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Where to Get a Pet - Comparing Sources

Part 1: Rescues and Shelters


"Where can I get a <insert type of exotic pet here>?"

This is one of the most common questions I get. Unfortunately it is one of the most difficult for me to answer. So much of this question depends on which sort of pet is involved, where a person lives, and what resources are available in the area.

So what do I recommend? Above all else: research your pet before you get it. Know what you will need for supplies, food, and housing, before you get your pet. Make sure you have everything prepared ahead of time, which will help reduce stress on your new pet. More importantly, you will be sure what to expect from a new pet, and what to look for to make sure your chosen pet is healthy. In addition, you will be protected from misinformed or unscrupulous sellers. Some of the misinformation that people get with their new pets includes how large an animal will get, how much care is required, and incorrect diet and housing advice. This is not to say that there are not very knowledgeable and conscientious sellers out there - some will be your best resource and source of information. Just be sure you read all you can beforehand to make sure you know what you are getting!

Depending on how exotic your pet is, or where you are, it may be quite difficult to find a source. Although in some cases you may not have a lot of choices, the pros and cons of different sources need to be considered:


If available I would recommend this as a first choice. There are a fair number of exotic pet rescues around the U.S., for example, and in many areas there are many exotics in need of homes. Rescues and shelters may have the kind of animal you are looking for, and will adopt them out to carefully screened homes. This has the great advantage of providing a home to an animal that desperately needs one. The animals tend to be a little older (which can be an advantage as well as a disadvantage), and of course, you will want to make sure the animal is healthy and well socialized. Sadly, these animals are often abandoned because their previous owners did not know what to expect or how to care for them properly. Rescues can be a good place to find rabbits, guinea pigs, small rodents, and common reptiles such as turtles and iguanas, as they seem to be common victims of improper information and impulse sales through pet stores. For the less common exotic pet species, however, rescues and shelters may not be an option. Some listings and links to exotic pet rescues:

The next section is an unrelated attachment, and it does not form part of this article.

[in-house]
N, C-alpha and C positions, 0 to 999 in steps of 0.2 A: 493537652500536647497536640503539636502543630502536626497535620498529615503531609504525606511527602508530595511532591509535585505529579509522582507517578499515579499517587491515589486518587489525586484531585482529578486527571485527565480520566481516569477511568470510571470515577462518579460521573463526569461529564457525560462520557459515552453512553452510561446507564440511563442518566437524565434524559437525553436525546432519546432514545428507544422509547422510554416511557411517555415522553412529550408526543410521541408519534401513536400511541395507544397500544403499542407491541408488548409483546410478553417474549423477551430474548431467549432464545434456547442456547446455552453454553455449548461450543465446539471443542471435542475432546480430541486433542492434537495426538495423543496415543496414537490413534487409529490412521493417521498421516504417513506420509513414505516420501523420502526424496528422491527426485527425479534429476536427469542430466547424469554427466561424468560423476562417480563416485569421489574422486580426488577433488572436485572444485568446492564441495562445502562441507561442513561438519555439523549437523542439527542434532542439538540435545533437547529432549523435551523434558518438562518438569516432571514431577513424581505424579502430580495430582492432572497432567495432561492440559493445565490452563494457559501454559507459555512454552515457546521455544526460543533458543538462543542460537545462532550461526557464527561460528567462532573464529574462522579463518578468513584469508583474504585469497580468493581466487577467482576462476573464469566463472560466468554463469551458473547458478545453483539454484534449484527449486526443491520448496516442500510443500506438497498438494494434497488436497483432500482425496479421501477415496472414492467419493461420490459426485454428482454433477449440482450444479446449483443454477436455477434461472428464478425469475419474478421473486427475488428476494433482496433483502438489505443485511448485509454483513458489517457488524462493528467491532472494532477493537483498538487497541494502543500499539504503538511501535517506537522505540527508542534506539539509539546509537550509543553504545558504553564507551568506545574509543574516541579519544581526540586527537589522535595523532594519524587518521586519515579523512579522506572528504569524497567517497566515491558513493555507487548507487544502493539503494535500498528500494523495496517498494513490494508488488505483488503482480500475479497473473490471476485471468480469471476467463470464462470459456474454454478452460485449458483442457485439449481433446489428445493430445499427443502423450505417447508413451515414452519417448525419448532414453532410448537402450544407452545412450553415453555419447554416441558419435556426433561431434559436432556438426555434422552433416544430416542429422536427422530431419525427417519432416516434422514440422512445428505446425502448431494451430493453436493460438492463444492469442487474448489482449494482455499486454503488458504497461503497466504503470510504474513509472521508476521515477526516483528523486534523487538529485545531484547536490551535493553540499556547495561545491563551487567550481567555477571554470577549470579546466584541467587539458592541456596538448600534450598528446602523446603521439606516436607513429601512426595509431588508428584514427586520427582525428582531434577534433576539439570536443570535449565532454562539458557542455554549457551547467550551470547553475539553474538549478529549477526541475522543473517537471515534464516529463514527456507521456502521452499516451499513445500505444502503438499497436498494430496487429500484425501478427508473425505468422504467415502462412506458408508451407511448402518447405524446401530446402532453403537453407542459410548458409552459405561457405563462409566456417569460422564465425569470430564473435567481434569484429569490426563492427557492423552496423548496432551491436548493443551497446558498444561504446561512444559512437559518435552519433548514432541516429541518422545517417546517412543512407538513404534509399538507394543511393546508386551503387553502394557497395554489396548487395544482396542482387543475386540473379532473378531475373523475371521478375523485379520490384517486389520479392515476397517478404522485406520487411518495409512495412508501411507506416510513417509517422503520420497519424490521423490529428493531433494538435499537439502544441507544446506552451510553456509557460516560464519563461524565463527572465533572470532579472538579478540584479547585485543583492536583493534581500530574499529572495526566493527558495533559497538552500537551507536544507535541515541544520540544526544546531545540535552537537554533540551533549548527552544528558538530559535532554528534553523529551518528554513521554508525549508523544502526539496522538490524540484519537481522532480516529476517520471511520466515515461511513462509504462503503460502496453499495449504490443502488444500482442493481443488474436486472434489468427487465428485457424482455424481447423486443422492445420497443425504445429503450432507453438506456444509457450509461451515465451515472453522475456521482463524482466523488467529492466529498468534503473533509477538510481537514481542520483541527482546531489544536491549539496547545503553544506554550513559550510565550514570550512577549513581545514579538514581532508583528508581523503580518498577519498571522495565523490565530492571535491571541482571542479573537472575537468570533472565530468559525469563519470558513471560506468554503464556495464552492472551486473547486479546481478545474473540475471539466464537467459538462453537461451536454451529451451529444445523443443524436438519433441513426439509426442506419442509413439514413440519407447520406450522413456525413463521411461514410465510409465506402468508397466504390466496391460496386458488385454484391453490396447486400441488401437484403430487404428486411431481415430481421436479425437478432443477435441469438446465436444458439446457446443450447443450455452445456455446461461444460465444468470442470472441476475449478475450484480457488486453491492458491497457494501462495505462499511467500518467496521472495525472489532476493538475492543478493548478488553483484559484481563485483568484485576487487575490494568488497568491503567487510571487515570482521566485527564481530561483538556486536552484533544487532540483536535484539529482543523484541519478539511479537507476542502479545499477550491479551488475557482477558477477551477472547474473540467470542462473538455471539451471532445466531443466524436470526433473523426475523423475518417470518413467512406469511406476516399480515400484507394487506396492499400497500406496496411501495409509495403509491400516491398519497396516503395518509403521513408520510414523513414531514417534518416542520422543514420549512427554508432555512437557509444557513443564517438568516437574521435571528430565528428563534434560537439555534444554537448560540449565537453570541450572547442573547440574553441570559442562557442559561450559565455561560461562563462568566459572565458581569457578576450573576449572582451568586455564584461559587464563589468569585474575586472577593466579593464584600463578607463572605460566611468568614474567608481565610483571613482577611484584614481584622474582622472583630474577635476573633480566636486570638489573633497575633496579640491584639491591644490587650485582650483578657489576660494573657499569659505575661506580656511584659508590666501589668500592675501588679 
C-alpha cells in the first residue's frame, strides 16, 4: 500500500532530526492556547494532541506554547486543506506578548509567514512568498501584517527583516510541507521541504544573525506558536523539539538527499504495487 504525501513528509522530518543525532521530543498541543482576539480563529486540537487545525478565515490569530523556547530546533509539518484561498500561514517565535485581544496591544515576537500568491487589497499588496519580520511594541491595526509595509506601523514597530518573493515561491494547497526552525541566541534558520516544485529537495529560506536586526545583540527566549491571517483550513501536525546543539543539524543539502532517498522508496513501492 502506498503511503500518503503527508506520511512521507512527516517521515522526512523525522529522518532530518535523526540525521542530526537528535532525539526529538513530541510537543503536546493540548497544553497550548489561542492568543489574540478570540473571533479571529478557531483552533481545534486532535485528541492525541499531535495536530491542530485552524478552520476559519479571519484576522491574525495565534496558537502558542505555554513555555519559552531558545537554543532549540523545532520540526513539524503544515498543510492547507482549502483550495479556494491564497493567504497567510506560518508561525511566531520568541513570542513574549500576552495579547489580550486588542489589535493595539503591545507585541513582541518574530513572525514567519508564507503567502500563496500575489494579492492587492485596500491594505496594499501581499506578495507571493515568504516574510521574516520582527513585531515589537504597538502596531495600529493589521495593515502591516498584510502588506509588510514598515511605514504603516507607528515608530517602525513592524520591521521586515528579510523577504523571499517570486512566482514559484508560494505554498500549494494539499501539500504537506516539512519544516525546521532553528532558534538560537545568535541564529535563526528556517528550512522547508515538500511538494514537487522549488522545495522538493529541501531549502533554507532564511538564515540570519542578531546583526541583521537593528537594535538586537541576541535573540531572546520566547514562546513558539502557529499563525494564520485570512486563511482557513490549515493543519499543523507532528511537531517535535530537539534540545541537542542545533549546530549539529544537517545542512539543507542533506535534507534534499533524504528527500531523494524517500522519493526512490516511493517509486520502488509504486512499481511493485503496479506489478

• Petfinder.com - and increasing number of shelters and rescues list pets of all kinds here, and you can search by location and type of pet. This site has grown into a great way to find pets in need of homes.
  • Exotic Animal/Alternative Pet Shelter, Rescue and/or Adoption Links - from National Alternative Pet Association - listings by location
  • American Ferret Association - addresses and contacts for ferret rescues/shelters
  • Reptile Rescue Lisitngs - maintained by Melissa Kaplan, reptile and iguana-specific rescues in the U.S., Canada, and the United Kingdom.
  • House Rabbit Society - Adoption and Rescue - listings of chapters of the society (online and off) which offer adoption/rescue resources.
  • This list is by no means exhaustive, and for most current listings you might go to a search engine like Google and do a search on the desired species of pet and include the search term "rescue" or "shelter" in the search box.

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